First Force Psychology has remained with us, even thought it was seriously challenged by Second Force Psychology (Freudian) during the first half of the century. Unlike First Force Psychology, Freudians have had little influence on parent education or how to improve family relationships. This is because they have emphasized how past traumas determine present behavior and have not shown much concern on how we determine our own lives and relationships.

Behaviorists, on the other hand, continued to influence parenting methods on the questionable assumption that what works with animals and special population groups will work with all human beings. Regardless, both First Force and Second Force Psychology have had little use for encouragement.

Fortunately, there was a breakthrough after World War II in which several educators, psychologists, neo-behaviorists, and neo-Freudians challenged both First and Second Force Psychology. Their goal was to go beyond behaviorist and Freudian psychology. They called the new frame of reference Third Force Psychology. Their early efforts culminated in the Association for Supervision and Curriculum Development (ASCD) Yearbook Perceiving, Behaving, Becoming (Combs, 1962). This has been ASCD’s best selling yearbook for 27 years.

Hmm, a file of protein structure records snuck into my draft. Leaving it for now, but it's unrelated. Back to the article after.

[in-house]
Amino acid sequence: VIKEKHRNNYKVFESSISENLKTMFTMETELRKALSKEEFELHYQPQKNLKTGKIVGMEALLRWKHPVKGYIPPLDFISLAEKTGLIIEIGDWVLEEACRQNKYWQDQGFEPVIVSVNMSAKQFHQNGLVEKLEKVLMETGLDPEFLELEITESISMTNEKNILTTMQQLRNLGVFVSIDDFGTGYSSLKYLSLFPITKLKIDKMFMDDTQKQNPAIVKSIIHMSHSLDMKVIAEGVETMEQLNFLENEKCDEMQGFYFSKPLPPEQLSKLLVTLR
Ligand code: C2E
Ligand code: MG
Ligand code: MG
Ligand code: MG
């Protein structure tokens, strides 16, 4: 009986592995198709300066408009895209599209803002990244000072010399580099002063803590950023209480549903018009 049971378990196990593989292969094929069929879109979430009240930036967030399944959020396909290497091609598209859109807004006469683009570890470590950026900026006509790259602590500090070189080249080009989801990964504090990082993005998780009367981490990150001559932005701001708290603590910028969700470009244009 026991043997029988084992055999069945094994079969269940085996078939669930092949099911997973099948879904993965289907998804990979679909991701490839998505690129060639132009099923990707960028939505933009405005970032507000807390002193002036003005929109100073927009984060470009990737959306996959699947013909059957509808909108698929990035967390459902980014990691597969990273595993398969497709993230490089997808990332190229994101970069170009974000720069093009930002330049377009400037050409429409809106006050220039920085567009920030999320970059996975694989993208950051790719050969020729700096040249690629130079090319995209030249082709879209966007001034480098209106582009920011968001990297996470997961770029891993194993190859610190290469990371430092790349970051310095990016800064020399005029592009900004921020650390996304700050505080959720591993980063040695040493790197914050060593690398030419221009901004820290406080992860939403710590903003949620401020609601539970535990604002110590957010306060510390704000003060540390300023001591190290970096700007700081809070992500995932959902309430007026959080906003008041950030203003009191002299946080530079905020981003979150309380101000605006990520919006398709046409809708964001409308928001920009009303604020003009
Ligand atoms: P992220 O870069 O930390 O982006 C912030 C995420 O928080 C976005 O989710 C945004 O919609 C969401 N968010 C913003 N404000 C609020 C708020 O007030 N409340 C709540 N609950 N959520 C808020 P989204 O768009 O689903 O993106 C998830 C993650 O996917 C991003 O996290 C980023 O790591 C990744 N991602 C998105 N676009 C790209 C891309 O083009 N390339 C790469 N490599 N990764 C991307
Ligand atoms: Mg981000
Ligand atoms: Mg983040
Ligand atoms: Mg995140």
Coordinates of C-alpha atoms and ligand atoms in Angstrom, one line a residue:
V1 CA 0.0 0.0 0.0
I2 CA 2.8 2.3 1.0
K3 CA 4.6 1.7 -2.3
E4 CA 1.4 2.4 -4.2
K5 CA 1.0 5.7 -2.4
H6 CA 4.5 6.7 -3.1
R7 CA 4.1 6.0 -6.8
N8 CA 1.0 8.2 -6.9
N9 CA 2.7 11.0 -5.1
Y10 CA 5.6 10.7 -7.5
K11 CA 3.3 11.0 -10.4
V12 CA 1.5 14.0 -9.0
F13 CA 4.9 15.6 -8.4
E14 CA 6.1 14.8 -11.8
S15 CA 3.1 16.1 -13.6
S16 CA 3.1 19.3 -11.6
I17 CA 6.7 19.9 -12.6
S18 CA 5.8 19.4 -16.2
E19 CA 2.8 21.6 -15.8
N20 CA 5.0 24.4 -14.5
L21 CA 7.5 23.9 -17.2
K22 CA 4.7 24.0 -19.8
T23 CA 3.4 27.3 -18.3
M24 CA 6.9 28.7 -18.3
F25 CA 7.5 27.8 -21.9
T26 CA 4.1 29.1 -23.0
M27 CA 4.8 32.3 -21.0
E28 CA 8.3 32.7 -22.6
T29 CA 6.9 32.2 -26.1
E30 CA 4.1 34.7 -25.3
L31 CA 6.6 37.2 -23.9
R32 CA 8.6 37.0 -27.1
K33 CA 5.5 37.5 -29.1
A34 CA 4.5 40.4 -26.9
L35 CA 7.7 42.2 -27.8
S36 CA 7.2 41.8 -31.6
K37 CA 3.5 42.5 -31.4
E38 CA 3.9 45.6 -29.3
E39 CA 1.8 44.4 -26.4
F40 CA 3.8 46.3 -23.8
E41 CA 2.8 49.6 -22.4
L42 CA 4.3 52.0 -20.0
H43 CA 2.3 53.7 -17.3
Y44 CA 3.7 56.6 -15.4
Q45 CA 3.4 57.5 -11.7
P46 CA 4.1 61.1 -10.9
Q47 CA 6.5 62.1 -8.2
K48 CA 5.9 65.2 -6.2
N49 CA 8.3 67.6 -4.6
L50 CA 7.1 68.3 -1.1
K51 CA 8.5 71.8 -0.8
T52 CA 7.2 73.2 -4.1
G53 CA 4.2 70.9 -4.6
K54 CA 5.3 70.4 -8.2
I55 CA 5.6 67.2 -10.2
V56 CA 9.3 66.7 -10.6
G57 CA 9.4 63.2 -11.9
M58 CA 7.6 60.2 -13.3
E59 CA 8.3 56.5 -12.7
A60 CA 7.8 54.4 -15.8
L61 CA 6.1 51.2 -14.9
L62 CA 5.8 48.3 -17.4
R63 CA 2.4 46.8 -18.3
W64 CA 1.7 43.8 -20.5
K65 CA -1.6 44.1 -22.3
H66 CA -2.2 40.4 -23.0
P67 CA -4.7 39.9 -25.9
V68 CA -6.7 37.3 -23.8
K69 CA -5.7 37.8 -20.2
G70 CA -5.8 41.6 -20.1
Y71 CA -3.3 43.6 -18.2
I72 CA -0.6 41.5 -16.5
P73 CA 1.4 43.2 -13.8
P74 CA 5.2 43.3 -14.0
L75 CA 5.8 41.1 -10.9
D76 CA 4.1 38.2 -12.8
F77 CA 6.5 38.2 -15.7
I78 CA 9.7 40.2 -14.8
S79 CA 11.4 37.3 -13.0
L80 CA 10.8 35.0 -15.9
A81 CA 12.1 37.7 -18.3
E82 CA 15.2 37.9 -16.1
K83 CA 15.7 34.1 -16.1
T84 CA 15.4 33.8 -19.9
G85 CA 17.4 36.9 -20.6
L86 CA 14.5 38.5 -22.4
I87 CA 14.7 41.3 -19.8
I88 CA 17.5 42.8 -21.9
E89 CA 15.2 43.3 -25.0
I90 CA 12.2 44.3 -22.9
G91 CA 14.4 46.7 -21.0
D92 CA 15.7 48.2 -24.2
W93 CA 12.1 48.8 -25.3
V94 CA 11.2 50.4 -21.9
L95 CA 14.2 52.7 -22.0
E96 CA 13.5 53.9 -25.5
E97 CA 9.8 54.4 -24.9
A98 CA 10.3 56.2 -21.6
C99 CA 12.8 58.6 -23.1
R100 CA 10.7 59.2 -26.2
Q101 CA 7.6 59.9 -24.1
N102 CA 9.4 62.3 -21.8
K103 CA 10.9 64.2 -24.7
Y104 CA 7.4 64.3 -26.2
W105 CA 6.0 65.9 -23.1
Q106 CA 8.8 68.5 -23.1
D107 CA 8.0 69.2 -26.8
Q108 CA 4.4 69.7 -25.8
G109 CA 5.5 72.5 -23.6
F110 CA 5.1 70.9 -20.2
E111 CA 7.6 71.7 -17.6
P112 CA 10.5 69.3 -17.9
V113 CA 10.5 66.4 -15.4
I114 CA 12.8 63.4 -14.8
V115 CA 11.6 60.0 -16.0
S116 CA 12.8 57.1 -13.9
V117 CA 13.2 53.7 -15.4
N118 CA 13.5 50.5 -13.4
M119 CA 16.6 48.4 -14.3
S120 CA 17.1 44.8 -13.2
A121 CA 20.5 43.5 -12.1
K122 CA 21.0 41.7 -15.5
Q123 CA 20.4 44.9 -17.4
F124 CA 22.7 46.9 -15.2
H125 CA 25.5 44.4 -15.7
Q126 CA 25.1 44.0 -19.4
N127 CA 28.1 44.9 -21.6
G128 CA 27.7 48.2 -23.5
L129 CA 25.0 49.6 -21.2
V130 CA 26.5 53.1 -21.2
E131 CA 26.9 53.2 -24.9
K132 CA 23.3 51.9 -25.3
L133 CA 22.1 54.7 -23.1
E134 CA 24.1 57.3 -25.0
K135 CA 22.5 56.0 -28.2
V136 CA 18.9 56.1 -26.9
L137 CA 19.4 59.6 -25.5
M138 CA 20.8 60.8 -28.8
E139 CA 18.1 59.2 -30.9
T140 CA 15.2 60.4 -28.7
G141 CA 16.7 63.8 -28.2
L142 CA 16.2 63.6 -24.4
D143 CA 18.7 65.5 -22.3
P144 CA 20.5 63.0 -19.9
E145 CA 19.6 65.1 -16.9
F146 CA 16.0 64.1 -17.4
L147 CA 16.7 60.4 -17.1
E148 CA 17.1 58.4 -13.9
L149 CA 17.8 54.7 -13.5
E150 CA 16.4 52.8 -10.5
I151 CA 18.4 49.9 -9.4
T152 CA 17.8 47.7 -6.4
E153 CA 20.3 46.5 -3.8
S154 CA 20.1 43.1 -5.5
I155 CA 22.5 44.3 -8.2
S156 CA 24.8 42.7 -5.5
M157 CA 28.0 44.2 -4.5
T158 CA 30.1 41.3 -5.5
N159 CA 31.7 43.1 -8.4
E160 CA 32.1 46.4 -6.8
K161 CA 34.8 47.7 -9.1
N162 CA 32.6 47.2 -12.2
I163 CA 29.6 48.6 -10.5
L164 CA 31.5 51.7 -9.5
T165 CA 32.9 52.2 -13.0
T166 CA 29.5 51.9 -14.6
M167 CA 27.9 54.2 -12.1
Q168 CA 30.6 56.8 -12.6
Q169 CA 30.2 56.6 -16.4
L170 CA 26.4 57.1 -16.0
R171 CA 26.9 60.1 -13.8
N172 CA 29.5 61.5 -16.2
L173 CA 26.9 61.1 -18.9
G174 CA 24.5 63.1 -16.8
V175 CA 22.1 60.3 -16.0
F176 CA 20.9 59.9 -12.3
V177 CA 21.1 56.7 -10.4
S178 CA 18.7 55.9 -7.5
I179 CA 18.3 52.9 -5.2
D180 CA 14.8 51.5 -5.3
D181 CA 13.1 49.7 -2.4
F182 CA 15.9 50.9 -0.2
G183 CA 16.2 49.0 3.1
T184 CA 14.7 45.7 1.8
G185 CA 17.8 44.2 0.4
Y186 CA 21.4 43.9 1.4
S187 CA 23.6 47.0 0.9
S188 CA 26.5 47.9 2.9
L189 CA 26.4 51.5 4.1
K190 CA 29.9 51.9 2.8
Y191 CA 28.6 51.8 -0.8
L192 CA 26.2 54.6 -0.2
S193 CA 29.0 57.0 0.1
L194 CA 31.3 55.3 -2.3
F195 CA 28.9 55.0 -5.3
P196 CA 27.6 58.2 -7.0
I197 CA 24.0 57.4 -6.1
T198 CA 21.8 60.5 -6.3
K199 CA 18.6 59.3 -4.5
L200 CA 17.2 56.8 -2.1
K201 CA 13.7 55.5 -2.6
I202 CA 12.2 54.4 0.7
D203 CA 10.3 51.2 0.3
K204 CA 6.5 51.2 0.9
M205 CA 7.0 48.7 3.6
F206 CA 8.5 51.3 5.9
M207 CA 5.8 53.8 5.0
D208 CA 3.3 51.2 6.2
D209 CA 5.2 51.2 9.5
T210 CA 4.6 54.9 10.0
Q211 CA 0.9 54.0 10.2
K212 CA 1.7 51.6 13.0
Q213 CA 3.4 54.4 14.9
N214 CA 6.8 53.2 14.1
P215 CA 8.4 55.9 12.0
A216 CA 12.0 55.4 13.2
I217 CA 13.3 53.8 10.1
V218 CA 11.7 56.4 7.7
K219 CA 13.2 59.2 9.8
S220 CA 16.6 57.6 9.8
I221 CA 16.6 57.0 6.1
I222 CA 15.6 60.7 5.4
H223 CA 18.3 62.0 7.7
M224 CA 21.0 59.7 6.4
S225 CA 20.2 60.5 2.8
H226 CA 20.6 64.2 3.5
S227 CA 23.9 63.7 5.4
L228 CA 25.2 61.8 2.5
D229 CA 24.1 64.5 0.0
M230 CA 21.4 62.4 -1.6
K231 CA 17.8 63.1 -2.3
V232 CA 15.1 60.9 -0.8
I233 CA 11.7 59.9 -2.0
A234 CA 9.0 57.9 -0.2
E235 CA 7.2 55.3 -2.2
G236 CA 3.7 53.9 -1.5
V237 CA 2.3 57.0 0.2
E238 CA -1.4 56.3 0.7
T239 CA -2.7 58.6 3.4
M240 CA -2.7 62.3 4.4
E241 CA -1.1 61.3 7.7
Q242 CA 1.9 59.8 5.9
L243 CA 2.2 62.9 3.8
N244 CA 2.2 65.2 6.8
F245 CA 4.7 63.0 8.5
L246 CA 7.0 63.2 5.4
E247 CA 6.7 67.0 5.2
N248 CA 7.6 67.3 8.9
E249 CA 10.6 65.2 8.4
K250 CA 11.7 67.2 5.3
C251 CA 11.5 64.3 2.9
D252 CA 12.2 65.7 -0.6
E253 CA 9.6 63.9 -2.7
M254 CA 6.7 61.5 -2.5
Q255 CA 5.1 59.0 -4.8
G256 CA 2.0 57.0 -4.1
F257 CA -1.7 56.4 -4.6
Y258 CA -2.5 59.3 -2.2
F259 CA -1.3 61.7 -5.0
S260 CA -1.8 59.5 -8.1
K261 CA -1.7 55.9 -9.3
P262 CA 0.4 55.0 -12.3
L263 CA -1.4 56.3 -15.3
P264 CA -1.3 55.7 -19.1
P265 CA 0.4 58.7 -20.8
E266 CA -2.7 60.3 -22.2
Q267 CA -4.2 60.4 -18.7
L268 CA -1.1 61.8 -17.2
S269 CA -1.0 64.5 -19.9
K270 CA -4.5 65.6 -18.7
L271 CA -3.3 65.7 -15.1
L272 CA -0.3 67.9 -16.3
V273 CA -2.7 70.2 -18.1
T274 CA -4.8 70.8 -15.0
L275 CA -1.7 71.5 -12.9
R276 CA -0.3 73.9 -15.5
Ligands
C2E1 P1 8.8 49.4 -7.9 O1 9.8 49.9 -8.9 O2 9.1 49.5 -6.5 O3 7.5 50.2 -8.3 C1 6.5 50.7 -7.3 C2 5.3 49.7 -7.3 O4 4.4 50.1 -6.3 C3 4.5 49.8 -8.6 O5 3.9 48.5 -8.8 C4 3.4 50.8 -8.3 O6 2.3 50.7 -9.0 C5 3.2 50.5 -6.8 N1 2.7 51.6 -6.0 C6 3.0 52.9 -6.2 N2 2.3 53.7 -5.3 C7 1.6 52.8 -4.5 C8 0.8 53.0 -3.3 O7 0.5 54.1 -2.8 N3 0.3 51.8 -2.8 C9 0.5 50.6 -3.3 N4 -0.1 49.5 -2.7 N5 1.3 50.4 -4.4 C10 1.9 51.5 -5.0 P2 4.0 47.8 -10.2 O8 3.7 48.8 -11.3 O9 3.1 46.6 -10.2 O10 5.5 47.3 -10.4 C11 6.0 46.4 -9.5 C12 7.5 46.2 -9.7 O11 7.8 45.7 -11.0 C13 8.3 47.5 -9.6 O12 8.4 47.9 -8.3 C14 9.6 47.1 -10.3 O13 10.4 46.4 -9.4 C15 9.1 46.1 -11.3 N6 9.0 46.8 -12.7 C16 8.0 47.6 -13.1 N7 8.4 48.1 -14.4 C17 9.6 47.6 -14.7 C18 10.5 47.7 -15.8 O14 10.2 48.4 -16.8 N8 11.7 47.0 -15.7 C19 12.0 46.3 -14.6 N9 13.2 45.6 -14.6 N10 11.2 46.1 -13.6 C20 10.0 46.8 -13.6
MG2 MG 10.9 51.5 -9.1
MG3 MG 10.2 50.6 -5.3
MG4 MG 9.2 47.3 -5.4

Third Force Psychology is a hopeful, phenomenological, humanistic, perceptual, and purposive psychology. During its time of development, Adlerian psychology was gaining acceptance with educators, parents, and some mental health professionals. Consequently, Adlerians were able to contribute many of their ideas to Third Force Psychology, including their concept of encouragement.

Like the Freudians, the development of this new psychology did not make behaviorism disappear. Even though parents were influenced by Adlerian and Third Force Psychology, beliefs from First Force Psychology have been deeply ingrained. While most parents want responsible children. They are uncertain of how to create self-reliance in their children and remain unprepared in knowing how to cope with children who think for themselves (Remley, 1988). When the going is tough, they quickly revert back to the controlling methods they know so well. They equate “good” behavior with responsible behavior. When in actuality “good” behavior could indicate a discouraged child with a mistaken goal.